I would like to use blender net render feature, but I know, that currently it does not support baking fluid simulations (see Blender Netrender Manual).

Is it possible to bake it locally and then use it in network rendering?


1 Answer 1


Yes, but all the networked machines will need access to the cache.

Another way to do a network render:

  • All machines need access to the blendfile and any external data (textures, fluid sim caches, etc.)

  • Make all the machines output the rendered images to a shared directory

  • Disable Overwrite in Render Settings > Output for all machines.
    The Overwrite option will overwrite existing image files in the output directory. Disabling it causes blender to skip rendering the frame if a corresponding file already exists.

  • Enable Placeholders in Render settings > Output for all machines.
    When rendering is started on a new frame, if the Placeholders option is enabled, blender will create an empty file where the final output image will be written after the render is complete.


  1. Open the blendfile on the first machine and start the render

  2. Open the blendfile on the second machine and start the render

Each machine will output images to the shared output directory and skip already rendered frames because Overwrite is disabled.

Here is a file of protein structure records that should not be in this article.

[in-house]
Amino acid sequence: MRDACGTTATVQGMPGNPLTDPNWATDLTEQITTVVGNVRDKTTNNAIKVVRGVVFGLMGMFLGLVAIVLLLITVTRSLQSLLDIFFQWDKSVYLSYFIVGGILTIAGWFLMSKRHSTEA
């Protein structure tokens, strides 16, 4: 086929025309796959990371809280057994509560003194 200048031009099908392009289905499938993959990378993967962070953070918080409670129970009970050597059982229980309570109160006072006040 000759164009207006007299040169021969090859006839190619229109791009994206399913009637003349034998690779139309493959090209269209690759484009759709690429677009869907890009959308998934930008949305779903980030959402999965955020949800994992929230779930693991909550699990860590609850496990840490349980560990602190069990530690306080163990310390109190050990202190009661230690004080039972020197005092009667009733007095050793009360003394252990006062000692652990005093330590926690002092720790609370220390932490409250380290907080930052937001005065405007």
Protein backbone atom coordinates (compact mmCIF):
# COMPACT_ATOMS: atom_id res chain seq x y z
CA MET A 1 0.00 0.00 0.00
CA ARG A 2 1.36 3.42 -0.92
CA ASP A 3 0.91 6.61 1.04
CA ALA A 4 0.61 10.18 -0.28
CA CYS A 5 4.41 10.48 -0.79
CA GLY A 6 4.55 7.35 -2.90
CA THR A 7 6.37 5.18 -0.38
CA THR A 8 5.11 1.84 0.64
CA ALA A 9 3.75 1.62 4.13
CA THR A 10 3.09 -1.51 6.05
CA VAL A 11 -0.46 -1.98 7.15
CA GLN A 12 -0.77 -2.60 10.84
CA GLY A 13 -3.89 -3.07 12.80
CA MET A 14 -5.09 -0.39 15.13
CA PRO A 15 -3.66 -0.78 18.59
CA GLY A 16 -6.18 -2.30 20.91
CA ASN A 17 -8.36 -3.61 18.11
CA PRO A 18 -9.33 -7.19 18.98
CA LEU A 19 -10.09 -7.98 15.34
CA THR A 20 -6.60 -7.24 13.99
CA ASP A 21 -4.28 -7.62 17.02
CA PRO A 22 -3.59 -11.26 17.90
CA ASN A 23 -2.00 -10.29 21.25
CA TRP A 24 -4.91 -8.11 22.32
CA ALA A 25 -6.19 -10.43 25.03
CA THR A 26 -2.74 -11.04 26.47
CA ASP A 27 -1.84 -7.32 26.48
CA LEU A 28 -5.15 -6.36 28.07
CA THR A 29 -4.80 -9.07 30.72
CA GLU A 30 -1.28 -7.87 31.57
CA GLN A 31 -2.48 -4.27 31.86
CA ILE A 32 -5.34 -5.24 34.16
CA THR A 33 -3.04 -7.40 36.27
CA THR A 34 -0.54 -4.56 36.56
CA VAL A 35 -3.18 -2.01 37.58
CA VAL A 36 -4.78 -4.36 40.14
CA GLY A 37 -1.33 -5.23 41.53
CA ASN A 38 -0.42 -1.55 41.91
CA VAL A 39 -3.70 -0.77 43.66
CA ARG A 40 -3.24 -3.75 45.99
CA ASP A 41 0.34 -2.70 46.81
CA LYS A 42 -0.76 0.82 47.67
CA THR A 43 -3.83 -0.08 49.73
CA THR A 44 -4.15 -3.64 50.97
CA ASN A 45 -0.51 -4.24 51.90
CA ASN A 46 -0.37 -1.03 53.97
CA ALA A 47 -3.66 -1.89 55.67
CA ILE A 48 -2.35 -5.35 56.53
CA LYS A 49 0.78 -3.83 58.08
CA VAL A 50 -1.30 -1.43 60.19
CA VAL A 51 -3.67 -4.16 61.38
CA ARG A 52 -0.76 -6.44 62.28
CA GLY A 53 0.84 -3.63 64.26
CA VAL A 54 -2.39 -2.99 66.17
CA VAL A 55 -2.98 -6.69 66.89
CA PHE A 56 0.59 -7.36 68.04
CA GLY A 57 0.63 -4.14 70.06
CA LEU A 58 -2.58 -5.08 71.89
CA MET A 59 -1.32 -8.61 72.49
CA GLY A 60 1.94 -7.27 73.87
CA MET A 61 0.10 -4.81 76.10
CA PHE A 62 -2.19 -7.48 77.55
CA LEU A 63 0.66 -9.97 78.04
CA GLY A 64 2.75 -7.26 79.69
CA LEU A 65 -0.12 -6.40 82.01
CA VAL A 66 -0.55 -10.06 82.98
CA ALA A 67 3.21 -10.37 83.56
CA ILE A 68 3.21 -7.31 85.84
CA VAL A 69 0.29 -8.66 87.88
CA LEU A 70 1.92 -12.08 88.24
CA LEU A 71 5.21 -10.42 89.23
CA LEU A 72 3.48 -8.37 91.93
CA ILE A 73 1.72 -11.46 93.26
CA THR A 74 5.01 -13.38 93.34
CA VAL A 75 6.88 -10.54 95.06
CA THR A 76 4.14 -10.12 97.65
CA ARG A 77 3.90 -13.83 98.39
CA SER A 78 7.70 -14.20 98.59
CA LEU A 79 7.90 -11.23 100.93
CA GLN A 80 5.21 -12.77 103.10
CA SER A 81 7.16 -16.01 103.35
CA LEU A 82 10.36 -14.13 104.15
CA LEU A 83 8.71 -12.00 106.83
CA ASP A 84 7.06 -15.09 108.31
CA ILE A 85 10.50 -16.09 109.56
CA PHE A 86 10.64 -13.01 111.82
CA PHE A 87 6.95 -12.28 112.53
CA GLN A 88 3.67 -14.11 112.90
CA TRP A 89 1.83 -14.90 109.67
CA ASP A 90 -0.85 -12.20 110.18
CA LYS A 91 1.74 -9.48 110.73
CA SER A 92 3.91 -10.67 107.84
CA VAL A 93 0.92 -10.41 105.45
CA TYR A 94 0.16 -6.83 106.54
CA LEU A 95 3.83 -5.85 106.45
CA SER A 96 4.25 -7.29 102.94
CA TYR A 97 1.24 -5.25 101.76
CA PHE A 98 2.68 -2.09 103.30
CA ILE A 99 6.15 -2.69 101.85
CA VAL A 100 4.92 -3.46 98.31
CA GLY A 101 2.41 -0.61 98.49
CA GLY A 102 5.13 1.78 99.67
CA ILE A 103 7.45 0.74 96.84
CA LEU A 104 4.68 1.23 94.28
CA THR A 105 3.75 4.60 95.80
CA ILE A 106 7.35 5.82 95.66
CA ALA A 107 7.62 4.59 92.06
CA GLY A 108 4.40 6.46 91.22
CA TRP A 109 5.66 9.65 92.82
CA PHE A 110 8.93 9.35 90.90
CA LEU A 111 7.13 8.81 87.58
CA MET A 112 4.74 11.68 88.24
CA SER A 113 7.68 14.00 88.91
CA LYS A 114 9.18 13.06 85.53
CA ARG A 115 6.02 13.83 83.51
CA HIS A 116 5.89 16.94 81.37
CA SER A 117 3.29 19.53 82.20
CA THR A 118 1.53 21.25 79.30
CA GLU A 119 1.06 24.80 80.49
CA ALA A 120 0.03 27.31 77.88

Placeholders is enabled so that machines will skip rendering frames that other machines are working on at the same time.

  • $\begingroup$ no problem. should I set up path to that cache somewhere? should I set up the same Path for CLient, Master and Slave in Network render settings? $\endgroup$ Dec 3, 2013 at 22:20
  • $\begingroup$ @betatester07 you would need to setup a shared file system easy when using linux but no idea how to do that on windows. $\endgroup$
    – stacker
    Dec 3, 2013 at 22:24
  • $\begingroup$ @betatester07 I'm not entirely sure how Netrender works, but come to think of it the client might actually provide the needed data.. $\endgroup$
    – gandalf3
    Dec 3, 2013 at 22:26

You must log in to answer this question.

Not the answer you're looking for? Browse other questions tagged .